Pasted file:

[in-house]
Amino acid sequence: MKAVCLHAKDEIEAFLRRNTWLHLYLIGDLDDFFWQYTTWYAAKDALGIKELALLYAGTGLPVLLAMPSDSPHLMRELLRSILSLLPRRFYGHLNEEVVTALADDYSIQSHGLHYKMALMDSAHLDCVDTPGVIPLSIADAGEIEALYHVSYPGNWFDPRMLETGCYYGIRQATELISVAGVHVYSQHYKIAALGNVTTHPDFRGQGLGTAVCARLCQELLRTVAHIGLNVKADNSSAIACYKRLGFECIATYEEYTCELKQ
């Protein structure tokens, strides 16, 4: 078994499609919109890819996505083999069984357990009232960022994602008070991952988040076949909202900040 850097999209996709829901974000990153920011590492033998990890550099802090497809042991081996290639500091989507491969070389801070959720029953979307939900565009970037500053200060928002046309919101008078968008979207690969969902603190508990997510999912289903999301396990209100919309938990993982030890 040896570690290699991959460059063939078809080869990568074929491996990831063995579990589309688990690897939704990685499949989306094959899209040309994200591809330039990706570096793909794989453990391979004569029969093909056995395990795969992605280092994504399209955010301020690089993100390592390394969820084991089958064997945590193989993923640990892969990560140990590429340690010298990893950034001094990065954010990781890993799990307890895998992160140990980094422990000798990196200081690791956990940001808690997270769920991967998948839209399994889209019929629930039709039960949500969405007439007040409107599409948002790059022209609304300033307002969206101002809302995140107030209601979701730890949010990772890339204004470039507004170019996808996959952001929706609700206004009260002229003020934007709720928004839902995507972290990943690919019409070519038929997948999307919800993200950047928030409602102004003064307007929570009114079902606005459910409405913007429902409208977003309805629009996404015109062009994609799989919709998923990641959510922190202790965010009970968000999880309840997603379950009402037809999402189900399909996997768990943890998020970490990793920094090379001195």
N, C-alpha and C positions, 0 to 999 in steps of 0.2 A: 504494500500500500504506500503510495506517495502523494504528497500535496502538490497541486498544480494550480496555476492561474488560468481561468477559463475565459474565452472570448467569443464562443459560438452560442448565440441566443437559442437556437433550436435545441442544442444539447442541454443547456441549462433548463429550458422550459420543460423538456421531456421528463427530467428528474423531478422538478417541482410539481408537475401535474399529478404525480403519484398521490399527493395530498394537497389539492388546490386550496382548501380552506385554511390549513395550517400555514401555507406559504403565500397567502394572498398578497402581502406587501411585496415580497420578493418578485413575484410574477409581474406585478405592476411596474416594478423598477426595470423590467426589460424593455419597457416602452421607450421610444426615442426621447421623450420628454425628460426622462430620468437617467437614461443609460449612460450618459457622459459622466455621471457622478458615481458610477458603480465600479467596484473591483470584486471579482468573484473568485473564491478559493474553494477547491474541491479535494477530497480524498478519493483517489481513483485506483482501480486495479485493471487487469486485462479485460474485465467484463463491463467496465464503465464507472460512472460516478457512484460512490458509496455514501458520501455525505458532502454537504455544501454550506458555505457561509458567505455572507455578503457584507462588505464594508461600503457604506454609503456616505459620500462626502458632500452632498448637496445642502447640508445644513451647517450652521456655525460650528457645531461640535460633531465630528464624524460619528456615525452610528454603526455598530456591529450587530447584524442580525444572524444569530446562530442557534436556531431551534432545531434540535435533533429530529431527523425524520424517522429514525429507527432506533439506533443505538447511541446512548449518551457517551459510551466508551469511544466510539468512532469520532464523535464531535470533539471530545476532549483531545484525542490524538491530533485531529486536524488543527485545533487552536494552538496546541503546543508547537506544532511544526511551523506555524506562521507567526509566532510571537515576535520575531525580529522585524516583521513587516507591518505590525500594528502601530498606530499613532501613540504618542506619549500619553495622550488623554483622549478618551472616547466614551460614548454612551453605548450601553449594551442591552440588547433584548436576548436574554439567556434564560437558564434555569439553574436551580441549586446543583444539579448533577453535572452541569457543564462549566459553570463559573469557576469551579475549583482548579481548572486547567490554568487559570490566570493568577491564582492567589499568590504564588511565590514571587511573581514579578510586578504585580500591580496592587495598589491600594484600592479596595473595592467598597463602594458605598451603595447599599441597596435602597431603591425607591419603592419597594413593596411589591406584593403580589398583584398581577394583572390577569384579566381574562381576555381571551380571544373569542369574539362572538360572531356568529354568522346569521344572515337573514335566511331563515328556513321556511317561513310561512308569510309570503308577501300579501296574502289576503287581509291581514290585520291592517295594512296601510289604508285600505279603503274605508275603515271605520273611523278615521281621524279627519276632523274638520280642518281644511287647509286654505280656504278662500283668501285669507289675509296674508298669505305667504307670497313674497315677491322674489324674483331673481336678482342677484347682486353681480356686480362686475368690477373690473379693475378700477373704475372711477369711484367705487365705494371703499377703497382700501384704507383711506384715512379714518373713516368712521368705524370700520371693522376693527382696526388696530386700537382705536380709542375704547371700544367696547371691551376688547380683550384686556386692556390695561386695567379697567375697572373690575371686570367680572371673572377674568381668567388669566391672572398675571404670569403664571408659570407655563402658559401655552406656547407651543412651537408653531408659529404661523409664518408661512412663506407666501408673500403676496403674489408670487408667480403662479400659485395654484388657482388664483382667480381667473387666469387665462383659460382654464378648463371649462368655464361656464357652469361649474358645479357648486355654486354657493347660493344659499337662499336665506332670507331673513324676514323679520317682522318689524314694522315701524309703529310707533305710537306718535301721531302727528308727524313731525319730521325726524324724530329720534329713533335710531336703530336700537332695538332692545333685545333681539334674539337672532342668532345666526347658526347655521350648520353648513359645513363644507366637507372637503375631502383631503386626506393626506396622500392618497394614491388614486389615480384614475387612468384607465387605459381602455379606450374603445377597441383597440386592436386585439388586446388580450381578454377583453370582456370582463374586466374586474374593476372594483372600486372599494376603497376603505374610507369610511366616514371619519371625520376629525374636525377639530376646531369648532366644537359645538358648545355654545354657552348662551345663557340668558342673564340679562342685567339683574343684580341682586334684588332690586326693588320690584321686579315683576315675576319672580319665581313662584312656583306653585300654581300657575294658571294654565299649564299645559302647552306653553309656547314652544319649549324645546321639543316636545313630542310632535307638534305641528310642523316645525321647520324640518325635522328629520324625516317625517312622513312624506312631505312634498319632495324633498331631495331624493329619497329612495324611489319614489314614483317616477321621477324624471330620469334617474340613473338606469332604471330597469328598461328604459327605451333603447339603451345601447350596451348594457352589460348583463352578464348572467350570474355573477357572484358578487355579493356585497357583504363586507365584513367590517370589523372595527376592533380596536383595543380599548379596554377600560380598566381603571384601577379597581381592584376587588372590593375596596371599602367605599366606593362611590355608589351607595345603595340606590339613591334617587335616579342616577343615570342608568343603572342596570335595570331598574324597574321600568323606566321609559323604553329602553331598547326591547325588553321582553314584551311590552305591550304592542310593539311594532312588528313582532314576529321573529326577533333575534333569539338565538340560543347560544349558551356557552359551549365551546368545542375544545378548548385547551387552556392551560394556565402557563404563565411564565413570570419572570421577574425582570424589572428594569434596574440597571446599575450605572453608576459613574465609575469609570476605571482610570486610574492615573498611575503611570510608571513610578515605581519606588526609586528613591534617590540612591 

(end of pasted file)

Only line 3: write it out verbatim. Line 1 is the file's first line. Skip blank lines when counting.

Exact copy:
């Protein structure tokens, strides 16, 4: 078994499609919109890819996505083999069984357990009232960022994602008070991952988040076949909202900040 850097999209996709829901974000990153920011590492033998990890550099802090497809042991081996290639500091989507491969070389801070959720029953979307939900565009970037500053200060928002046309919101008078968008979207690969969902603190508990997510999912289903999301396990209100919309938990993982030890 040896570690290699991959460059063939078809080869990568074929491996990831063995579990589309688990690897939704990685499949989306094959899209040309994200591809330039990706570096793909794989453990391979004569029969093909056995395990795969992605280092994504399209955010301020690089993100390592390394969820084991089958064997945590193989993923640990892969990560140990590429340690010298990893950034001094990065954010990781890993799990307890895998992160140990980094422990000798990196200081690791956990940001808690997270769920991967998948839209399994889209019929629930039709039960949500969405007439007040409107599409948002790059022209609304300033307002969206101002809302995140107030209601979701730890949010990772890339204004470039507004170019996808996959952001929706609700206004009260002229003020934007709720928004839902995507972290990943690919019409070519038929997948999307919800993200950047928030409602102004003064307007929570009114079902606005459910409405913007429902409208977003309805629009996404015109062009994609799989919709998923990641959510922190202790965010009970968000999880309840997603379950009402037809999402189900399909996997768990943890998020970490990793920094090379001195």